German politicians across the political spectrum have responded to these fresh allegations with fresh anger and demands that Berlin increase its counterespionage activities.

Wolfgang Bosbach, a parliamentarian with the Merkel's conservative Christian Democrats (CDU), told Berlin daily Tagesspiegel that "the latest developments show that we need to sign a 'no-spy' agreement with the United Kingdom, as well," adding, "such full-blown spying is completely inacceptable and must be dealt with."

Hans-Peter Uhl, a parliamentarian with the Christian Social Union (CSU), the CDU's Bavarian sister party, was more restrained, emphasizing to Tagesspiegel that Germany "should have the goal of developing techniques to protect our data."

Meanwhile, Thomas Oppermann, the Social Democratic chairman of the Bundestag's parliamentary control committee, which has monitoring oversight for intelligence activities in the Germany, said, "As sad as this may be, in the future we will have to assume that we are being spied on by our own friends. Trust is good, but checks are better."

Jan Albrecht, a member of the European Parliament with the environmentalist Green Party who specializes in civil rights and data protection, told the Independent: "This is hardly in the spirit of European cooperation. We are not enemies."

tmr

Article...
  • For reasons of data protection and privacy, your IP address will only be stored if you are a registered user of Facebook and you are currently logged in to the service. For more detailed information, please click on the "i" symbol.
  • Post to other social networks

Comments
Discuss this issue with other readers!
9 total posts
Show all comments
    Page 1    
1. When ?
yiannaki 11/05/2013
And when do the Russians, the Chinese, the French and maybe even Greece come on this list ? Do wake up please ! The times of the carrier pigeon are over.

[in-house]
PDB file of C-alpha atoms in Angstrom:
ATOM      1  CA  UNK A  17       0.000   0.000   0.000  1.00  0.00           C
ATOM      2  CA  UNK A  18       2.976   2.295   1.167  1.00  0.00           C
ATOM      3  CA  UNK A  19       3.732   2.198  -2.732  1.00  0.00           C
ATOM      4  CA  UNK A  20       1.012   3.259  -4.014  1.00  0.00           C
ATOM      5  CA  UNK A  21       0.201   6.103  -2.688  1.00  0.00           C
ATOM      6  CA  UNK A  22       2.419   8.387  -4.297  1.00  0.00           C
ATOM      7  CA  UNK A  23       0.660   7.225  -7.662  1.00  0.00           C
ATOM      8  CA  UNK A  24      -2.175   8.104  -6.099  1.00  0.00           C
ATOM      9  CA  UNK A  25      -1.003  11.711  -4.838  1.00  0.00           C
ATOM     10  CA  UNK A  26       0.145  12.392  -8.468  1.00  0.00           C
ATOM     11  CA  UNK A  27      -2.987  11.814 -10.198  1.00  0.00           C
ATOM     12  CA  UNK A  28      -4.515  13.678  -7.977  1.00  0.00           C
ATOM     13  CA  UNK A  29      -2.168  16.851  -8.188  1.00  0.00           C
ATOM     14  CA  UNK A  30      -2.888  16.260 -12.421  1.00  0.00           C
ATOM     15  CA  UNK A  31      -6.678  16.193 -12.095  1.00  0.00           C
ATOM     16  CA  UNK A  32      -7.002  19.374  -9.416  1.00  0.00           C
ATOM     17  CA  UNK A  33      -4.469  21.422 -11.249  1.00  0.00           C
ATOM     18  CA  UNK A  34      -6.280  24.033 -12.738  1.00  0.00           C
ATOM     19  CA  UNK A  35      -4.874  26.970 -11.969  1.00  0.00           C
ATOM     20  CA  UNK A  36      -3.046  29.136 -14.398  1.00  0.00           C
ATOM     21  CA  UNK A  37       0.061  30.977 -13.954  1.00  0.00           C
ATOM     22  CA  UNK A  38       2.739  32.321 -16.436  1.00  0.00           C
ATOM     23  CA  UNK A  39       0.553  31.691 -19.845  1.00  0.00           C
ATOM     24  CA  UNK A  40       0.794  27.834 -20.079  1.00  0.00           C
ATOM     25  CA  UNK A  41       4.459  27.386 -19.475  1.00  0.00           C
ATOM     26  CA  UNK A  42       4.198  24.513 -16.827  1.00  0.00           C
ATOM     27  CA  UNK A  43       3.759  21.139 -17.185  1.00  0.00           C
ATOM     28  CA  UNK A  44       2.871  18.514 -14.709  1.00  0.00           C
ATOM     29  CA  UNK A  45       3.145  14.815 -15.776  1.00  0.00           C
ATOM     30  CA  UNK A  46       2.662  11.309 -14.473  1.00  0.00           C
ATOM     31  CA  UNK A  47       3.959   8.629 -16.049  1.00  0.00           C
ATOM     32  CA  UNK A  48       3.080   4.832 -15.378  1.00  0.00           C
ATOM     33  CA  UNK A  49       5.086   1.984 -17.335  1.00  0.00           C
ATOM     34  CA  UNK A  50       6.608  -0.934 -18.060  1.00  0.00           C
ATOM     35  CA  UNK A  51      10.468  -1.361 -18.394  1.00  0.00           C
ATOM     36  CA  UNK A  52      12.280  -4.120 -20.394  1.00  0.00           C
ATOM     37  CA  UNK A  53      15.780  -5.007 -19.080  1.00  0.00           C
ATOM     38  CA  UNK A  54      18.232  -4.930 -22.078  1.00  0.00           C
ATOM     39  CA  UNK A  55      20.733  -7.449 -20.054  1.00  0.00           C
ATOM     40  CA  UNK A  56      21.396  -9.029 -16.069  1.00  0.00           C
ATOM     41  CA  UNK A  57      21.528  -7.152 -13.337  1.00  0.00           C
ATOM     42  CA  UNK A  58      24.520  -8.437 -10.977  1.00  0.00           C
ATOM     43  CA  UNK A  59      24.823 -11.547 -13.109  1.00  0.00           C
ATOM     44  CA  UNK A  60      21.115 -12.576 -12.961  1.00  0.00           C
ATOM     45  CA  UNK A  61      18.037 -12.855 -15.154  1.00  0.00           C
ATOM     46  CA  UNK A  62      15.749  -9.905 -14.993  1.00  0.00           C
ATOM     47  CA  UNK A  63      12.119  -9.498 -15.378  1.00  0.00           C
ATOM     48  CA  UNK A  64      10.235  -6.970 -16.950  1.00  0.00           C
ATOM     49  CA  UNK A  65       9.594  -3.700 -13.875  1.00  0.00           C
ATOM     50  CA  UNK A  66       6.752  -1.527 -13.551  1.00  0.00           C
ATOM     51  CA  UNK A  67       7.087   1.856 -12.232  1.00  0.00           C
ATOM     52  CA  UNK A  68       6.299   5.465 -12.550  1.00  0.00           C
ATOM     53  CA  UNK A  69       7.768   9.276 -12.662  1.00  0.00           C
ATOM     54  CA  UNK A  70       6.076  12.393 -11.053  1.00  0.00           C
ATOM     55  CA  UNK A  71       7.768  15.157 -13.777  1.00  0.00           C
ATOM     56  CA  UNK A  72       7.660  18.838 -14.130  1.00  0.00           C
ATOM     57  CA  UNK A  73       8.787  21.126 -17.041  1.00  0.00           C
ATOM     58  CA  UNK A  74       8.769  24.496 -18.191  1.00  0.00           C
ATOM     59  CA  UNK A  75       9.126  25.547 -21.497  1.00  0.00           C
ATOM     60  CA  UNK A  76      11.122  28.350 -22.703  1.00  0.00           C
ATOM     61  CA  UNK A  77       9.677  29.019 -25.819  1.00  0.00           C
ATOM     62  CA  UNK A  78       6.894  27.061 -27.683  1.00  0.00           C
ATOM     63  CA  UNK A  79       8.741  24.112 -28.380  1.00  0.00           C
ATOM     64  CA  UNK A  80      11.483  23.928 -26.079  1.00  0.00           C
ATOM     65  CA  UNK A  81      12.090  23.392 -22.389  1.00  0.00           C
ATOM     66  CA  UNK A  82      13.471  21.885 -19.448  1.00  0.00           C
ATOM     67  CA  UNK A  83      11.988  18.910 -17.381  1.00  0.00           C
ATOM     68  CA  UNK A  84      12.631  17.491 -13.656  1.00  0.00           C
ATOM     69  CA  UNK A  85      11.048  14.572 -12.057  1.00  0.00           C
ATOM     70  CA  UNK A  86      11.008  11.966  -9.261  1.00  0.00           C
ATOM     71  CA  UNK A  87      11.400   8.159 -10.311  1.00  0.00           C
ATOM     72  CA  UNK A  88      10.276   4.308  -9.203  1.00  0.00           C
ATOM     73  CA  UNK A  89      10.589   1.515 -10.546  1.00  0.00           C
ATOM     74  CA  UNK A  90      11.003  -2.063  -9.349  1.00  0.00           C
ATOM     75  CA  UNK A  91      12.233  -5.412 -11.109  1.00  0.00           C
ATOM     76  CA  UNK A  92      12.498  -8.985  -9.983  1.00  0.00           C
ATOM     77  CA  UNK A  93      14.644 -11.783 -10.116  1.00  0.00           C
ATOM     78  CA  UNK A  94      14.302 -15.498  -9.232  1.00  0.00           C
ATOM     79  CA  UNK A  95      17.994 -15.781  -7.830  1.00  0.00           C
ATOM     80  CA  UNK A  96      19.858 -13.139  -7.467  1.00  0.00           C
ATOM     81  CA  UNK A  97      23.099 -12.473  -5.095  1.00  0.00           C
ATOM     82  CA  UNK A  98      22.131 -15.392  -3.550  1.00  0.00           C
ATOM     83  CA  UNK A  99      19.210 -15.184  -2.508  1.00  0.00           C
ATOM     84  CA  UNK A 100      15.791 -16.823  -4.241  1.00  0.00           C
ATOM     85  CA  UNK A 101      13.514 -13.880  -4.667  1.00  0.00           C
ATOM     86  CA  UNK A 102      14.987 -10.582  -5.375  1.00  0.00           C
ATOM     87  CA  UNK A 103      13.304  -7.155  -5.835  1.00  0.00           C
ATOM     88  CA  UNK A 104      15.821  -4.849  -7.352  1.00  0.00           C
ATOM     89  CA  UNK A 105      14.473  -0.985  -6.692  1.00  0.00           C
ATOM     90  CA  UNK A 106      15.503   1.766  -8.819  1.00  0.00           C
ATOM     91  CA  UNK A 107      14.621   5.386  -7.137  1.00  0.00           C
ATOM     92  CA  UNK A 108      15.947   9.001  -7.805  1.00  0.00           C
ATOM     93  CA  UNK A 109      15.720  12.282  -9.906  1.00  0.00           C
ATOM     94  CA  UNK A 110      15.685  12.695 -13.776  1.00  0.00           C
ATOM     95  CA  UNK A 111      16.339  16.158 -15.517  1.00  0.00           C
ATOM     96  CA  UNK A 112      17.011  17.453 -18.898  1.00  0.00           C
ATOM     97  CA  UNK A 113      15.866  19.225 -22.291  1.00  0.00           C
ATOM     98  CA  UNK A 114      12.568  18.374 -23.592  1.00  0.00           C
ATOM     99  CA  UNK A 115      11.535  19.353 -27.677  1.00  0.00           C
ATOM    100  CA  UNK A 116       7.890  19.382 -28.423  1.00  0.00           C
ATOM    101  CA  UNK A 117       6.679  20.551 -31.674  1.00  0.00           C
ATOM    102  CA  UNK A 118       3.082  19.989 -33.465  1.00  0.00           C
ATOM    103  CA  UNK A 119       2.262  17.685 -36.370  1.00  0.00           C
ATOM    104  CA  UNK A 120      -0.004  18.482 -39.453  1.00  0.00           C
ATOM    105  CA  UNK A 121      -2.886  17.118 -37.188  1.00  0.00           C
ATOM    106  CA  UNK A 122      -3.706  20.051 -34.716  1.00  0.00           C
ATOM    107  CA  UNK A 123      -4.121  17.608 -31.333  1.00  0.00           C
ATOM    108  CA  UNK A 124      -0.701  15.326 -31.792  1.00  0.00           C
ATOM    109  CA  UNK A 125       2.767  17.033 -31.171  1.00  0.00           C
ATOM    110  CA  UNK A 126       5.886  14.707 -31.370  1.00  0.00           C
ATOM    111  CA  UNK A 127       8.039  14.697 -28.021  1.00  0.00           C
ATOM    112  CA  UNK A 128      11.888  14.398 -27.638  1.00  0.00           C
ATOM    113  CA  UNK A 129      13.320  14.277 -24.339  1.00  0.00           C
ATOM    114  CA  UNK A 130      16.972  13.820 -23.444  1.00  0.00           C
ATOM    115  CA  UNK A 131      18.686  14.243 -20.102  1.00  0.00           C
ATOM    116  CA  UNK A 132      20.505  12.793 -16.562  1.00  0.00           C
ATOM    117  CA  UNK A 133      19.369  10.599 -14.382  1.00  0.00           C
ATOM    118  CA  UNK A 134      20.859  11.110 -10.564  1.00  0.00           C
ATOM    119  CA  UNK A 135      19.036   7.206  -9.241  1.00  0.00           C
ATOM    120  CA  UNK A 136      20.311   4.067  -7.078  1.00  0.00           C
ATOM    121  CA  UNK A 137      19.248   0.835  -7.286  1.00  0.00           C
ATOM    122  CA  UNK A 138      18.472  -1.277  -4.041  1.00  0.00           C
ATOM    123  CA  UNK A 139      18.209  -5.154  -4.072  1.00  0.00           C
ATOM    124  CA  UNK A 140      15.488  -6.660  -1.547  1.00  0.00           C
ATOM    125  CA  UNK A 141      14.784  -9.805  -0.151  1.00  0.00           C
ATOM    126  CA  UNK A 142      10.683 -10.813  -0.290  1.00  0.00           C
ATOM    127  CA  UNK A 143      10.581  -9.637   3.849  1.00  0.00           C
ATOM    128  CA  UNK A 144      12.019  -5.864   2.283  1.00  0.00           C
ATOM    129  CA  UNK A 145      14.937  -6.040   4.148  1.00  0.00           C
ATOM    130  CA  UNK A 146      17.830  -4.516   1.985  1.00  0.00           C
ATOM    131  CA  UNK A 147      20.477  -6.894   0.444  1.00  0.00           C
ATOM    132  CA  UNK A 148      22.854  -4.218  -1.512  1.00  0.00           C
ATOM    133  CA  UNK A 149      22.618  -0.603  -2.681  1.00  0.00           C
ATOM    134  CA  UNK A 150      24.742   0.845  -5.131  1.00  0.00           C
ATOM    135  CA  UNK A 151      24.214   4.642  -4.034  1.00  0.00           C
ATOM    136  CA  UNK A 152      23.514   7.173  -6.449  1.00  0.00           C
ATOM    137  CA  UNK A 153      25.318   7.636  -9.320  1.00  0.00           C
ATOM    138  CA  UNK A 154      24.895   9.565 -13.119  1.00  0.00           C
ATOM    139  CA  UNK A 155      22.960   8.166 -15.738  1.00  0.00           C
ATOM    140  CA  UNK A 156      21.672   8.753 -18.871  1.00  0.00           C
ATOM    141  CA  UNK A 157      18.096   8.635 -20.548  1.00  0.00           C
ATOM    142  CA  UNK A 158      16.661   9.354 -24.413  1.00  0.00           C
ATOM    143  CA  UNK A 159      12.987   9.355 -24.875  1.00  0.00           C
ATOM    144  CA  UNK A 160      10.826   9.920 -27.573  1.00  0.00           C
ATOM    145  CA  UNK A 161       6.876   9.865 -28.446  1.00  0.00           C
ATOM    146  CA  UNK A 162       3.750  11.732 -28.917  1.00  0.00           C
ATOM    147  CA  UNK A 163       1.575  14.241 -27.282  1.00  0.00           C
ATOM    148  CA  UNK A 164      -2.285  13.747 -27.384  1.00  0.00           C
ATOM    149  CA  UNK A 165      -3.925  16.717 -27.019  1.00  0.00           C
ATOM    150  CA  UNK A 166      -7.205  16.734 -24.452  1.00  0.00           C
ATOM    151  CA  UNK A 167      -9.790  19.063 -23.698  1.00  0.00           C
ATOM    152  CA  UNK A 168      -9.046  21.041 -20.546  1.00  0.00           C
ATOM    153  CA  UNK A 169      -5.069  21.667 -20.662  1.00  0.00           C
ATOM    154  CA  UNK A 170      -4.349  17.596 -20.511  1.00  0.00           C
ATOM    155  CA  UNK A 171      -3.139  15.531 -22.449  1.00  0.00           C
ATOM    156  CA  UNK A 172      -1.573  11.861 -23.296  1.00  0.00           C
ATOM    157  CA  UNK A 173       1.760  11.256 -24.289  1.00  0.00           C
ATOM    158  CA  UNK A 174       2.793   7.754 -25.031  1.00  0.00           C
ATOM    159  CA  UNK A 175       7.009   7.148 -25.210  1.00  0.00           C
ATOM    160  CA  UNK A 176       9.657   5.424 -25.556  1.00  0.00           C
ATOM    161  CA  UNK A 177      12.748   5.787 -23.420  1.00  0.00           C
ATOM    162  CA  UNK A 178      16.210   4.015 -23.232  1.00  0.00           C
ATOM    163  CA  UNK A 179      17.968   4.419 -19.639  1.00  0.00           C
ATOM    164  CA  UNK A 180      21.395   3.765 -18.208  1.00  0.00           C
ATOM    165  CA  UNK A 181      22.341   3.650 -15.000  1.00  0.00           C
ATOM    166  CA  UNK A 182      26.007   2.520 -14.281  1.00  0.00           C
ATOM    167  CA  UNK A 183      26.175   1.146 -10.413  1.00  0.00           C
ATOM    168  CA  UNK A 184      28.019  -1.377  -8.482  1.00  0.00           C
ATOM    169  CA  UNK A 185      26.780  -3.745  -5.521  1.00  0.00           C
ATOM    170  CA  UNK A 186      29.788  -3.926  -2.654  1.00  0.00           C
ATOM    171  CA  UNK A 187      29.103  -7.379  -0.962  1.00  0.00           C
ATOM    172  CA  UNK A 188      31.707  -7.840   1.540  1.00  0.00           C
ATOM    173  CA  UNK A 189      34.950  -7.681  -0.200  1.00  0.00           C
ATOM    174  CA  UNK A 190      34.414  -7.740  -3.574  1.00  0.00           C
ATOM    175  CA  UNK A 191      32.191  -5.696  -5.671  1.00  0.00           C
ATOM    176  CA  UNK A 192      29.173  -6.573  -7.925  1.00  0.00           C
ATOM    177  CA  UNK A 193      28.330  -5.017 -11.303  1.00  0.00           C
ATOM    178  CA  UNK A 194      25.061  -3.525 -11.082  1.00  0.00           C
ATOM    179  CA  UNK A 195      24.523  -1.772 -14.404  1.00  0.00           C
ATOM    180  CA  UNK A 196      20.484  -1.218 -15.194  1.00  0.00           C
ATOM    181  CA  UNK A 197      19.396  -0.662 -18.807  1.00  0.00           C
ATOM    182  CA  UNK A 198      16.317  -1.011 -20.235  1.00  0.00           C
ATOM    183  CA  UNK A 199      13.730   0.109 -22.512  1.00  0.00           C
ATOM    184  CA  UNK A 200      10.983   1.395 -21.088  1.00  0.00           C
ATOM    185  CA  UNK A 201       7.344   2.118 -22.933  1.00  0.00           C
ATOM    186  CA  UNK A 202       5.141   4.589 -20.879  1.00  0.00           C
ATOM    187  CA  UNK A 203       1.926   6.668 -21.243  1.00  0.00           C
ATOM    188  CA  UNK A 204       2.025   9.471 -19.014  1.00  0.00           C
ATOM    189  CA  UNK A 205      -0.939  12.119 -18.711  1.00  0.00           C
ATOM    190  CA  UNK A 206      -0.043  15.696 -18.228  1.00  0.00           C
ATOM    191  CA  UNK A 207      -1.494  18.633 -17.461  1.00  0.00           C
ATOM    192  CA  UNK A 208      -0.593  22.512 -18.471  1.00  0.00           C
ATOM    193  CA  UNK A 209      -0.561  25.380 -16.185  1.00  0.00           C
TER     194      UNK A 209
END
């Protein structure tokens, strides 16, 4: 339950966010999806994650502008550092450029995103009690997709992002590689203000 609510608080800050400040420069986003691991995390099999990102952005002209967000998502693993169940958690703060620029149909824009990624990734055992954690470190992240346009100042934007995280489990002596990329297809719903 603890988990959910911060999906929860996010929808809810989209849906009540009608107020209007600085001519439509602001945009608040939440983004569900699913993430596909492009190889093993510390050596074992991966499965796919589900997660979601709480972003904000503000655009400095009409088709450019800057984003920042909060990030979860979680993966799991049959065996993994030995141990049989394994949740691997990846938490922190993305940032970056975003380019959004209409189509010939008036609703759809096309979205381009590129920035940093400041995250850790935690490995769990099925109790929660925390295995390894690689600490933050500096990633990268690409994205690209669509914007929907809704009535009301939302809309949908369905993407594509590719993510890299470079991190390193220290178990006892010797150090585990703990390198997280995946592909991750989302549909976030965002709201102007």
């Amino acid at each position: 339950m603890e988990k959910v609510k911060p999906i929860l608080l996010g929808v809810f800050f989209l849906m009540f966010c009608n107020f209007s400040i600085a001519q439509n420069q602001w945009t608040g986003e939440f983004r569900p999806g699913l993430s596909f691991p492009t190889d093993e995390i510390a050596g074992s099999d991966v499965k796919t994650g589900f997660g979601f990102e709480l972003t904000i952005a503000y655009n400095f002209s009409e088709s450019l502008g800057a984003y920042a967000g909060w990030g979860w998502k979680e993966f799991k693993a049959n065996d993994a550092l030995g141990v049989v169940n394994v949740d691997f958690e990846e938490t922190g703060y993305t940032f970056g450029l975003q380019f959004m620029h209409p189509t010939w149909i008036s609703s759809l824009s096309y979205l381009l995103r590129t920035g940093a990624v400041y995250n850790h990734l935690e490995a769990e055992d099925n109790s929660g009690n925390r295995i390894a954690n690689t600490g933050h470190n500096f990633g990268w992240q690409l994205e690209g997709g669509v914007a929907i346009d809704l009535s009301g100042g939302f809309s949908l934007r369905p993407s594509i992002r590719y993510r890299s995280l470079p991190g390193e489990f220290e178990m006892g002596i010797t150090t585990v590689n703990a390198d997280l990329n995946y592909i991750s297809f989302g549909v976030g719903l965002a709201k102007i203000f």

2. Are secret party accounts in Switzerland the answer?
Inglenda2 11/05/2013
No attentive Briton would place a great deal of trust in those who now govern their country. From a British point of view, it would therefore appear that the German MPs are really extremely naive, or very good actors. On the one side they show tremendous anger at being spied upon, on the other do everything possible to show that their friendship, to those who are guilty of such deceit, must on no account be damaged. It is obvious to outsiders, that a number of these German politicians, are far more loyal to their false friends, than to the voters who gave them a mandate. The question is why?
3. optional
spon-facebook-1163175301 11/05/2013
No wonder the US shut down its listening new on its embassy; it could still get the info from the Brits. So how about the Canadian, Australian, and NZ embassies?
4. optional
sylvesterthecat 11/06/2013
I understood that eavesdropping on ones friends was one of the purposes of an embassy. Incidentally, what does the BND get up to and what does it spend its funding on?
5. spying
wisemanager 11/06/2013
As a British citizen, I take the view that if there is a listening post atop the British embassy building monitoring German communication traffic then it should immediately stop. It is simply not acceptable to conduct this level of surveillance against friends and allies.
Show all comments
    Page 1    
Keep track of the news

Stay informed with our free news services:

All news from SPIEGEL International
Twitter | RSS
All news from Europe section
RSS

© SPIEGEL ONLINE 2013
All Rights Reserved
Reproduction only allowed with the permission of SPIEGELnet GmbH




Photo Gallery
Photo Gallery: Spying on Merkel?
Photo Gallery
Photo Gallery: Spying on Smartphones


European Partners
Presseurop

Politiken

Corriere della Sera

Centre-left Takes Emilia and Calabria

Rome Metro Shambles


Facebook
Twitter